Morocco for the past several years has been trying to stop the deforestation of their lands by creating a number of bio reserves and national parks in the Ait Bougmez Valley, Rif Mountains, and High Atlas Mountains. Wildlife in Morocco has dwindled because of agricultural use of the land, pollution entering the water sources and locals annihilating various species. The government has taken this turmoil into account, and there are still many areas of Morocco which luckily still untouched. There are eighteen species of mammals that are on the border of extinction along with eleven bird species here in Morocco. For anyone who is visiting Morocco the best places to witness the wonders of wildlife are the national parks and reserves.
Purple Heron, White Headed Duck, Crested Coot, Houbara and Marble Duck have lost numbers due to issues in the marshland. Exactly 182 plant species are now endangered, but for tourists with conservation in mind, protection of these species is possible.
In a direct way, going on a trip with Journey Beyond Travel helps ensure the continued protection of reserves like the Souss Massa Biological Reserve or the Toubkal Biological Reserve. These two large parks make it possilble to see more than 200 species of animals and birds, some that may not be around forever. Waders, Spoonbills, Flamingos, and Woodpeckers are going to be found within the forests of these parks.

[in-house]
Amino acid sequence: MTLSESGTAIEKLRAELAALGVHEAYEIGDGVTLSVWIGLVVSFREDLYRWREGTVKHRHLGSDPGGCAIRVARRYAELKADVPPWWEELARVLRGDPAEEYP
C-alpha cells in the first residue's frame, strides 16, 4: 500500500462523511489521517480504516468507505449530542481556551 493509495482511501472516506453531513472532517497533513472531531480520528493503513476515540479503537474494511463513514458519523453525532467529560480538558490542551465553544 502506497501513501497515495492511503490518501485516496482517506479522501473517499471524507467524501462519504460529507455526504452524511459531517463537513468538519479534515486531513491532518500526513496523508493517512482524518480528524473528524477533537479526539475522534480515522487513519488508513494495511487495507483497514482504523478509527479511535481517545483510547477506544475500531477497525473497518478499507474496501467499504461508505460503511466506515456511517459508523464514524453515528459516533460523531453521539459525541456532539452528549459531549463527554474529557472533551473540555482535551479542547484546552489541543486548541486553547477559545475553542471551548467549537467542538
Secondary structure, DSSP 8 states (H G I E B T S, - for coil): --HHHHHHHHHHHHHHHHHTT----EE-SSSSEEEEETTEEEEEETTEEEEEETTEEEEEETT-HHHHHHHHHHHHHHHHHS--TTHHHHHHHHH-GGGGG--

Egyptian Cobras, red Foxes, Leopards, and Golden Jackals are also within the borders of the reserves. Other smaller species of animals like squirrels and butterflies can be seen in the High Atlas Mountains when on a trekking Morocco tour.
Trekking the desert of Morocco also yields other species of wildlife such as Wild Boars and Eagles. High Atlas trekking up the mountains of M’Goun or Jbel Toubkal can help visitors reach other wildlife not always seen. For example, Barbary Monkeys are quite endangered but they can be seen when trekking up the valley paths towards the mountains.
By trekking in Morocco you are also able to experience the culture of Morocco. Morocco villages are largely without electricity in the High Atlas Mountains. They rely heavily on streams, rivers, lakes, and waterfalls for their water. They also build huts from wood and sand, such as adobe homes in the cliffsides to live. Their homes show elaborate art on the walls and ceilings. Morocco tour operators can arrange home stays with many of the families living in such homes. These humble experiences help us all appreciate all that we have and hold dear.
Most of the trekking can be done with mules bringing the equipment along. However, there are some paths in which the mules have to be left behind as they narrow. Throughout the footpaths of Morocco, it’s possible to see goats, dab lizards and even the elusive panther (a legend these days).
by Sam Mitchell